South Sudan soldiers face trial for deadly hotel rampage

South Sudan began a military trial Tuesday of 13 suspects accused of rape, murder and looting during a 2016 rampage at a hotel housing foreign aid workers.

"Five women working with humanitarian organizations were then raped".

The case was adjourned until 6 June.

"We expect the same as from any normal trial", said Michael Woodward, the British former manager of the Terrain and the only witness to testify Tuesday.

The trial is a test of South Sudan's ability to hold its soldiers accountable. "We want justice for the victims, compensation for what was looted and we want this to serve as an example for people who commit similar crimes".

The UN Mission in South Sudan (UNMISS) now has 16,000 peacekeeping troops in the world's youngest country, where they have been fighting between government troops loyal to President Salva Kiir and rebels loyal to Kiir's former deputy Riek Machar. The assault came during fresh fighting in the capital, Juba, in July.

The three-year conflict has fractured South Sudan along ethnic lines - Kiir is an ethnic Dinka, Machar is a Nuer - and displaced a quarter of the 12 million population. 'The people who arrive are in a desperate state, poor health, exhausted for their travels, and traumatized by what they have seen and experienced, ' stated the director for Africa of the International Federation of Red Cross and Red Crescent Societies (IFRC), Fatoumata Nafo-Traoré.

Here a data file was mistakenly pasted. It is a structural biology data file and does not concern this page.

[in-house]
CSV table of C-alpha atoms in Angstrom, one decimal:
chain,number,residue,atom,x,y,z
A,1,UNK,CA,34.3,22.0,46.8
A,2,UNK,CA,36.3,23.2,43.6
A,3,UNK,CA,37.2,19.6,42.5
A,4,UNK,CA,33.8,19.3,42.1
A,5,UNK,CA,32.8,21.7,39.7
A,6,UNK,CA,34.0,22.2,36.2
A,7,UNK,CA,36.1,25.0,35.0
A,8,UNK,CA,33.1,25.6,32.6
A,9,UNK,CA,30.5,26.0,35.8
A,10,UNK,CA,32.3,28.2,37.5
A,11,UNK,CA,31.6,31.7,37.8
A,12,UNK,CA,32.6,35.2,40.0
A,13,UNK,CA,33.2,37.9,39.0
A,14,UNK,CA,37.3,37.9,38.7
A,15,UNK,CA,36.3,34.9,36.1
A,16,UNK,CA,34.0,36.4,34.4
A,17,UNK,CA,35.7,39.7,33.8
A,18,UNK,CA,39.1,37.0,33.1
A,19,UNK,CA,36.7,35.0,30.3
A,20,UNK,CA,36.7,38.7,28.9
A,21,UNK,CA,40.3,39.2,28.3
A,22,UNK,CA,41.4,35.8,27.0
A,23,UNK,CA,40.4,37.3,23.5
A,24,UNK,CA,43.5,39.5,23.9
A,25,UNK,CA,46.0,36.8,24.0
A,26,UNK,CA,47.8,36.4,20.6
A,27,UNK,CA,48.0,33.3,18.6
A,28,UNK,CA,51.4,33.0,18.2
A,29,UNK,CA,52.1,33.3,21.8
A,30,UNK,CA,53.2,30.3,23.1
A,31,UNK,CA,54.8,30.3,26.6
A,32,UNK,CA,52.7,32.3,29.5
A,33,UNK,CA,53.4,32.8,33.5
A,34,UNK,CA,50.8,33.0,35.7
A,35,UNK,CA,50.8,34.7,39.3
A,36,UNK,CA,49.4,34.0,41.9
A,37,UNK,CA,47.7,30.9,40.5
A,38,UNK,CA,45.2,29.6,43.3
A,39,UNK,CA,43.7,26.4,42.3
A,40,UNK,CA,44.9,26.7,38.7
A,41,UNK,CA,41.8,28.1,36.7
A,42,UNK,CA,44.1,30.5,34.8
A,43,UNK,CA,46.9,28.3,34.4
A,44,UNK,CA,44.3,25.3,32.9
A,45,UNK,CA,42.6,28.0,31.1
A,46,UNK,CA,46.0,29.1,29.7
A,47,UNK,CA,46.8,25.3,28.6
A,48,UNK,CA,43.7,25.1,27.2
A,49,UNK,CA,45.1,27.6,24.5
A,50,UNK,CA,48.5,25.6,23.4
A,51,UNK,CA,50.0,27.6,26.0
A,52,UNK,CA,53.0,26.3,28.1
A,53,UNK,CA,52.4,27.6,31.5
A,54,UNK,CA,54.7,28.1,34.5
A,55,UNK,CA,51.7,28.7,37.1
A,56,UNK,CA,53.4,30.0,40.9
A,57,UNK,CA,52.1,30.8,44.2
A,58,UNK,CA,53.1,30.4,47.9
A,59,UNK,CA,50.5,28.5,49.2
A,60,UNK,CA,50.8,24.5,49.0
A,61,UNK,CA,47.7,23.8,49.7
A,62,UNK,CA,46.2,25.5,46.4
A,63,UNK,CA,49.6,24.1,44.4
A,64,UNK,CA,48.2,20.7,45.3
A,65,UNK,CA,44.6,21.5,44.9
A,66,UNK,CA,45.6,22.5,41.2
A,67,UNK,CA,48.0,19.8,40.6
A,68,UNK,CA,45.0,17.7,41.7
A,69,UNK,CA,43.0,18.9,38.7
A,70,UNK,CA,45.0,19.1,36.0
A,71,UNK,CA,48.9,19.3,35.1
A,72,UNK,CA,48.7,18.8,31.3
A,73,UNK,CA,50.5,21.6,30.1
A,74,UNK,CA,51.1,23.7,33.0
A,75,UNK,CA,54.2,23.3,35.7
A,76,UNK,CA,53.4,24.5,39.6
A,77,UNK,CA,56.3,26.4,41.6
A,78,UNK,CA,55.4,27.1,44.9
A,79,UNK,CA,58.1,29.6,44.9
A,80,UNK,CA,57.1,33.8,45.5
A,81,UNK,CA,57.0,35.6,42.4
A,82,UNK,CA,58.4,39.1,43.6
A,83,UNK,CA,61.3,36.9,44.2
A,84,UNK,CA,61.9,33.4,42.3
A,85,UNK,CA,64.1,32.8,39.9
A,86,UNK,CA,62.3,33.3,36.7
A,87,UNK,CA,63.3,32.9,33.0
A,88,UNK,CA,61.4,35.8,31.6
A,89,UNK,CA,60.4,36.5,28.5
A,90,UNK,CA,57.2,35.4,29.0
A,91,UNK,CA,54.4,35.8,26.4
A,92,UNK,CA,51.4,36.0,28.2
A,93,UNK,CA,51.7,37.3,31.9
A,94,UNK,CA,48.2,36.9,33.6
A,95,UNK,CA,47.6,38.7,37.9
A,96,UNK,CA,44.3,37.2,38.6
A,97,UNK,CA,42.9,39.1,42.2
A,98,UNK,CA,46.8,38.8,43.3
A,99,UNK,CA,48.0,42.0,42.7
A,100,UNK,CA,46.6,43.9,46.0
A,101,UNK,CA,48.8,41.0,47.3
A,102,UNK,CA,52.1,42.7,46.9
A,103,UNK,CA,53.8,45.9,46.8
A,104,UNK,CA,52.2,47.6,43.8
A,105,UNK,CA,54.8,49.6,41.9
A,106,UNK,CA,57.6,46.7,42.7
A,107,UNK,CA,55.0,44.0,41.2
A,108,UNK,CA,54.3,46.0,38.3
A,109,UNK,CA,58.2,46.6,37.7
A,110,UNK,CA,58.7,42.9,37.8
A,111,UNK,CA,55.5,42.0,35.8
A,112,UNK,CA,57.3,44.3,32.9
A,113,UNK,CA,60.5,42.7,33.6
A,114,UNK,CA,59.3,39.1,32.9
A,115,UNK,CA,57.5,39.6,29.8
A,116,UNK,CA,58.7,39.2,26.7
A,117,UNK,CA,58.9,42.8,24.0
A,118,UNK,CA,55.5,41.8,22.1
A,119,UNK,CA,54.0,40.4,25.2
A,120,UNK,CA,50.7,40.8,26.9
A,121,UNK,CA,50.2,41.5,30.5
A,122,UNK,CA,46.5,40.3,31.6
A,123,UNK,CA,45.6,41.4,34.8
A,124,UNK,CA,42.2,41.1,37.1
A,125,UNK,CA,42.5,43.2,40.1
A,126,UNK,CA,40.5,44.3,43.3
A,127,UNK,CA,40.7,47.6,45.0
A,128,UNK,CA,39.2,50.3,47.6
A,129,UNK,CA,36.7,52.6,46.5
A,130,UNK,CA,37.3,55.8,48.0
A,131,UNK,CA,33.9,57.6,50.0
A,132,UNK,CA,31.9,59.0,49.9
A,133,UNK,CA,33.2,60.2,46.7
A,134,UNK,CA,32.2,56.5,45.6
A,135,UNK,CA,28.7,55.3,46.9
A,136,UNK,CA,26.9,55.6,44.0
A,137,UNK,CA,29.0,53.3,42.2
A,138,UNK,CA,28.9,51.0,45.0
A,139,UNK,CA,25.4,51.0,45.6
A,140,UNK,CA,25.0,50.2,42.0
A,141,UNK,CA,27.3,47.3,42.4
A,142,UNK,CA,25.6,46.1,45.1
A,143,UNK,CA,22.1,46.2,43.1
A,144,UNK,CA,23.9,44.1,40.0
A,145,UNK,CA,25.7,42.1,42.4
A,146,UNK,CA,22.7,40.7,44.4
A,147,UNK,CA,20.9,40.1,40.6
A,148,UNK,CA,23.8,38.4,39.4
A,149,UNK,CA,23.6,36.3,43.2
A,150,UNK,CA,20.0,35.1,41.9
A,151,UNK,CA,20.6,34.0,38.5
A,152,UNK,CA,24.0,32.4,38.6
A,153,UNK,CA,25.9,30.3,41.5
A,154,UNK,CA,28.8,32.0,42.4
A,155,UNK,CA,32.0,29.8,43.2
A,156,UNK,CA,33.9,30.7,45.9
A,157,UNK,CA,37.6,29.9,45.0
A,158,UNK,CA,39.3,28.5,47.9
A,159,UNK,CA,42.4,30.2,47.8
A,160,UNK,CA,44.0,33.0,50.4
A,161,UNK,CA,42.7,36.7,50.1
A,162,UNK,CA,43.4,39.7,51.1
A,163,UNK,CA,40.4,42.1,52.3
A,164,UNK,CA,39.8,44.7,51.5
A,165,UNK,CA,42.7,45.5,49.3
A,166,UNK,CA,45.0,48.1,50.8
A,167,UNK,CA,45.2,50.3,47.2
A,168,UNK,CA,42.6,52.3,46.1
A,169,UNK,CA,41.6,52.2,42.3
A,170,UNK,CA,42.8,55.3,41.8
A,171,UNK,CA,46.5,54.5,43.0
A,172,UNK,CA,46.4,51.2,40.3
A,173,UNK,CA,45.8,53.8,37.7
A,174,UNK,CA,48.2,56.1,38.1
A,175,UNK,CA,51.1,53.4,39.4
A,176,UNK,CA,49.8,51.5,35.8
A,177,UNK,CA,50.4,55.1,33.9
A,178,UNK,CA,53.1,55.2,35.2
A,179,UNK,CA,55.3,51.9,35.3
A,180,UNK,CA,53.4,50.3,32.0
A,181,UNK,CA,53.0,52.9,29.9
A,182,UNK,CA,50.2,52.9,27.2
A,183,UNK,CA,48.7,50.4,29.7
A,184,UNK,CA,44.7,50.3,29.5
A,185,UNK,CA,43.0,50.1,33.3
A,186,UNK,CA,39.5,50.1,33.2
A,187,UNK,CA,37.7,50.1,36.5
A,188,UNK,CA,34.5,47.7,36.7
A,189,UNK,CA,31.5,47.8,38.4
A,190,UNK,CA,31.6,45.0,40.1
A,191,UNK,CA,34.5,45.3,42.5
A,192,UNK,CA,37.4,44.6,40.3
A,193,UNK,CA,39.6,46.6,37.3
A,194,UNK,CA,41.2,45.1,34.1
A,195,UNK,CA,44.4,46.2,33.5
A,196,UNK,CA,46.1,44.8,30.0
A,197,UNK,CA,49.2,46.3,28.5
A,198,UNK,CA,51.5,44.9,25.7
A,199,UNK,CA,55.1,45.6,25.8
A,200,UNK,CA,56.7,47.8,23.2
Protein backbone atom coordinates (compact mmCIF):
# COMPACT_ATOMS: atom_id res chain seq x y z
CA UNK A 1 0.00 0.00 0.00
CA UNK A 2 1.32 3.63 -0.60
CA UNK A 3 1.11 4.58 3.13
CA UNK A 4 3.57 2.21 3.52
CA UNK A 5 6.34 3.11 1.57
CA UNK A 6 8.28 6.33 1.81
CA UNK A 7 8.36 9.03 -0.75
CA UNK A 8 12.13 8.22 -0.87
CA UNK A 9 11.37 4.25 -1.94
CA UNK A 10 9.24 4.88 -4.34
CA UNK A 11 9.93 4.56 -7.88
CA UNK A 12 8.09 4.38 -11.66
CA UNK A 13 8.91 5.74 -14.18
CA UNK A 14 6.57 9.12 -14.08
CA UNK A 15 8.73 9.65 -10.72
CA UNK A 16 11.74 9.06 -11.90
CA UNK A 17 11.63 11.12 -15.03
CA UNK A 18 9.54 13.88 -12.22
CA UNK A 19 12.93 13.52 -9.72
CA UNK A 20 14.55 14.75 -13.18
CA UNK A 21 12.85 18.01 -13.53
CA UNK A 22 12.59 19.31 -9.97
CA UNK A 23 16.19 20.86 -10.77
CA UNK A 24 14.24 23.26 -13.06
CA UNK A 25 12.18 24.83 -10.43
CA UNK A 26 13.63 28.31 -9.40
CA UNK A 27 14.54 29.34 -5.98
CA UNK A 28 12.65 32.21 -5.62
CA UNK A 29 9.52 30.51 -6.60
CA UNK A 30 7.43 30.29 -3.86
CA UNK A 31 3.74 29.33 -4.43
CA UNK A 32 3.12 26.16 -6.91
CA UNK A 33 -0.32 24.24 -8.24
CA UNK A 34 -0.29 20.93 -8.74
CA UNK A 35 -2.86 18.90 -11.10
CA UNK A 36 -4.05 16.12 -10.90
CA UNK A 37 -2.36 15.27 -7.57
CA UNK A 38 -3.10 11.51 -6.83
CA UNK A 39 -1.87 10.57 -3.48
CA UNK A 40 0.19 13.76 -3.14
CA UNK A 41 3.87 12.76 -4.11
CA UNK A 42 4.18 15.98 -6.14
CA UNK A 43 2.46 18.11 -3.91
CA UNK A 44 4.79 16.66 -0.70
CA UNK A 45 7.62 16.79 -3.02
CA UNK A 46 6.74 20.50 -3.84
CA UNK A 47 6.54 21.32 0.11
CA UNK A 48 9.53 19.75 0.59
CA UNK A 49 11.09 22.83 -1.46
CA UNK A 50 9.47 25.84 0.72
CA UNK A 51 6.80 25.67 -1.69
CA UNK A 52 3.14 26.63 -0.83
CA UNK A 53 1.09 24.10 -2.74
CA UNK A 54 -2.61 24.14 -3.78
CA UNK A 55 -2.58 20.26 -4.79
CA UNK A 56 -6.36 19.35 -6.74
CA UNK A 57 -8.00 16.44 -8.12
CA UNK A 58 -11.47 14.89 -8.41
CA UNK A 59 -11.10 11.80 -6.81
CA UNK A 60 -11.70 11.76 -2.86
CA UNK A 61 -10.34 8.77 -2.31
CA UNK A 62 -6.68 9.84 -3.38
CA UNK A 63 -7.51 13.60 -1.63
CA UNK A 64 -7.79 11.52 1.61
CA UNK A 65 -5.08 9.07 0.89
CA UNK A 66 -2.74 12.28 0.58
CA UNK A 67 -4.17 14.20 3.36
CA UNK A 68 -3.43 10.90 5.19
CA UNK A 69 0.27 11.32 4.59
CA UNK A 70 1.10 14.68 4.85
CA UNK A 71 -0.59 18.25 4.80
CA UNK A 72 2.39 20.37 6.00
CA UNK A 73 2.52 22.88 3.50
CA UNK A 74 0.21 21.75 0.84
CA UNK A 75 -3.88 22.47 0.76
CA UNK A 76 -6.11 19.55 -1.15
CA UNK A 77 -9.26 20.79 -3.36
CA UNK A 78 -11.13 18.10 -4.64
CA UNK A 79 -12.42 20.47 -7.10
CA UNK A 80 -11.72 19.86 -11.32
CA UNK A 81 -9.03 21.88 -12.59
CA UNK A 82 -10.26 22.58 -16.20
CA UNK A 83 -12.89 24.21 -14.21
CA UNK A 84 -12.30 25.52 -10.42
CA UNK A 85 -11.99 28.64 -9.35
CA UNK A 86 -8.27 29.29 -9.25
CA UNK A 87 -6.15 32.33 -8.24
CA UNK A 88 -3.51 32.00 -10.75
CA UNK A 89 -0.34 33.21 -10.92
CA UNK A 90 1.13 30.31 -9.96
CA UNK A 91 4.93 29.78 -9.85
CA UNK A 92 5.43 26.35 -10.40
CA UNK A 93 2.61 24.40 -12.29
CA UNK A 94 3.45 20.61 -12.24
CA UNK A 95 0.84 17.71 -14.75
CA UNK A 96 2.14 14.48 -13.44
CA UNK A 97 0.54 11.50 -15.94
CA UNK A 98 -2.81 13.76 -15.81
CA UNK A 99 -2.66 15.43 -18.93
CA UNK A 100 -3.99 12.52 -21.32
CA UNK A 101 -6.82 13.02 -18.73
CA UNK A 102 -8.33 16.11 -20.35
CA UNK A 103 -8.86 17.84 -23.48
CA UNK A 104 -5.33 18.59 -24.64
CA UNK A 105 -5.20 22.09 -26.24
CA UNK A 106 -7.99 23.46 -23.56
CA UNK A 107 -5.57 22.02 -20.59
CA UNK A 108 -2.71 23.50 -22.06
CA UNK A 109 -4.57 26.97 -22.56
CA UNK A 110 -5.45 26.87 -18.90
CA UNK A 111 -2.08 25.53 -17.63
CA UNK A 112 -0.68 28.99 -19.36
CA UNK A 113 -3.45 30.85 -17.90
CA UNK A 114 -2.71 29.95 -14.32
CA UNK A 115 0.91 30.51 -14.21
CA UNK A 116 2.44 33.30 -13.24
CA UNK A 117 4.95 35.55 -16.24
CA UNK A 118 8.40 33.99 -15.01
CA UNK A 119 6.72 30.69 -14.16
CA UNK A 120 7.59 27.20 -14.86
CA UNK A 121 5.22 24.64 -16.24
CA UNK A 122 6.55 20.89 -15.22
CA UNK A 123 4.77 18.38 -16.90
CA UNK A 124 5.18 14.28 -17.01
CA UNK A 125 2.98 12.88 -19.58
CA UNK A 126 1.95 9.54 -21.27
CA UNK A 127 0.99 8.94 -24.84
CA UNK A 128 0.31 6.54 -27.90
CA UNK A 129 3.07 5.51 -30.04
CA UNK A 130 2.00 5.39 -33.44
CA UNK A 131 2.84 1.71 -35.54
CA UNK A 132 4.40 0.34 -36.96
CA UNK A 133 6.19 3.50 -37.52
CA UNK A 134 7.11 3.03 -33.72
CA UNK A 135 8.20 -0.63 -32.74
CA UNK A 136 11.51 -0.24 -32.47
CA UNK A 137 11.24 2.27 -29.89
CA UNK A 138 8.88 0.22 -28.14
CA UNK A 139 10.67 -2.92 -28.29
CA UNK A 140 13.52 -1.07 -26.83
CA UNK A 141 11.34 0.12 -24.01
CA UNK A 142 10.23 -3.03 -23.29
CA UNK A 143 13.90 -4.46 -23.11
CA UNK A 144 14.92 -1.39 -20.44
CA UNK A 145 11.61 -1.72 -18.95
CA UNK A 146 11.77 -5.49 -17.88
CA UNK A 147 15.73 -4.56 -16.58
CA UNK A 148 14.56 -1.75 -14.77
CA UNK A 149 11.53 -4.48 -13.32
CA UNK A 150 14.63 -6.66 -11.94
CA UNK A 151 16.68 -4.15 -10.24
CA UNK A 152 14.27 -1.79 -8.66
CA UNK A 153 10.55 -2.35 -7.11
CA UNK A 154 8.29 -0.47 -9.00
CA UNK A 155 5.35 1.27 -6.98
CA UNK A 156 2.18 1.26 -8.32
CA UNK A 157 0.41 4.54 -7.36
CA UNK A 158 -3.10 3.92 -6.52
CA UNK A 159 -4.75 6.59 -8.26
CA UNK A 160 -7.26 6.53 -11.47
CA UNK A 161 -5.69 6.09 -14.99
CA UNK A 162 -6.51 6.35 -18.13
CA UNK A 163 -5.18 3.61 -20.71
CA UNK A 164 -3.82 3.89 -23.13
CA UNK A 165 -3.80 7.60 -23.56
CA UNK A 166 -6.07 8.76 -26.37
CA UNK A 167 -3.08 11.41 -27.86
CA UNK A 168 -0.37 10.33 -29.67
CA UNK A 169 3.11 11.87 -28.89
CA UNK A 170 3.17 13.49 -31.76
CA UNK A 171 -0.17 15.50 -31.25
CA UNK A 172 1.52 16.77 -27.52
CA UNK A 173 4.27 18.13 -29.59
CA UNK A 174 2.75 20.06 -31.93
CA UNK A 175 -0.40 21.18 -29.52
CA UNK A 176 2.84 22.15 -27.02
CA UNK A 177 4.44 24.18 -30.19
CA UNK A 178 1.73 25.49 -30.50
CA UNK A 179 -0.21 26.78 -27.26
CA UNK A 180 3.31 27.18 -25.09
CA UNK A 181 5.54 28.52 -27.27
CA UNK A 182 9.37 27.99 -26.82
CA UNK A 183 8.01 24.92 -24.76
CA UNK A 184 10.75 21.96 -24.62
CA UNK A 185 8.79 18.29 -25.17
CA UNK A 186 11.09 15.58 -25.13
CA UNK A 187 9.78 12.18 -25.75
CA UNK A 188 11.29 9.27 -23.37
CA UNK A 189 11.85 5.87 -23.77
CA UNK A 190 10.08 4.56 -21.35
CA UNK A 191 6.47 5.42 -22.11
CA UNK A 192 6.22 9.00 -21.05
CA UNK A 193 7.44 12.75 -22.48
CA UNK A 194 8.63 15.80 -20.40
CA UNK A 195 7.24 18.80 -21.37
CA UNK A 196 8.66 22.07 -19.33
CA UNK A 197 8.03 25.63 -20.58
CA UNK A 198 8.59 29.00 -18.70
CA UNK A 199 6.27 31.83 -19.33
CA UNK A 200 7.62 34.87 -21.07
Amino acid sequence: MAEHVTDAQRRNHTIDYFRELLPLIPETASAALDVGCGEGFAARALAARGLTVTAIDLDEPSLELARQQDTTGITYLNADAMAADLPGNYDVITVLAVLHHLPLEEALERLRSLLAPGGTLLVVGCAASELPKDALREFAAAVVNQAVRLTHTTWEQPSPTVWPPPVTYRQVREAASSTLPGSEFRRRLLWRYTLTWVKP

About 137,000 South Sudanese have crossed into Sudan since January 1 - already more than the 131,000 that arrived during 2016, according to UNHCR.

Prosecutors said that the murderers face a minimum of 10 years in jail with a fine paid to the victim's family, or a maximum of the death penalty.

However, with the increased arrival of refuges, IFRC and SSRC are warning of an elevated risk of diseases such as malaria, as existing healthcare and water and sanitation services come under ever greater strain.

Pope Francis's proposed trip to South Sudan later this year has been postponed for security reasons. "There is every indication that the number of people crossing into Sudan will continue to climb", Nafo-Traore said.

  • Leroy Wright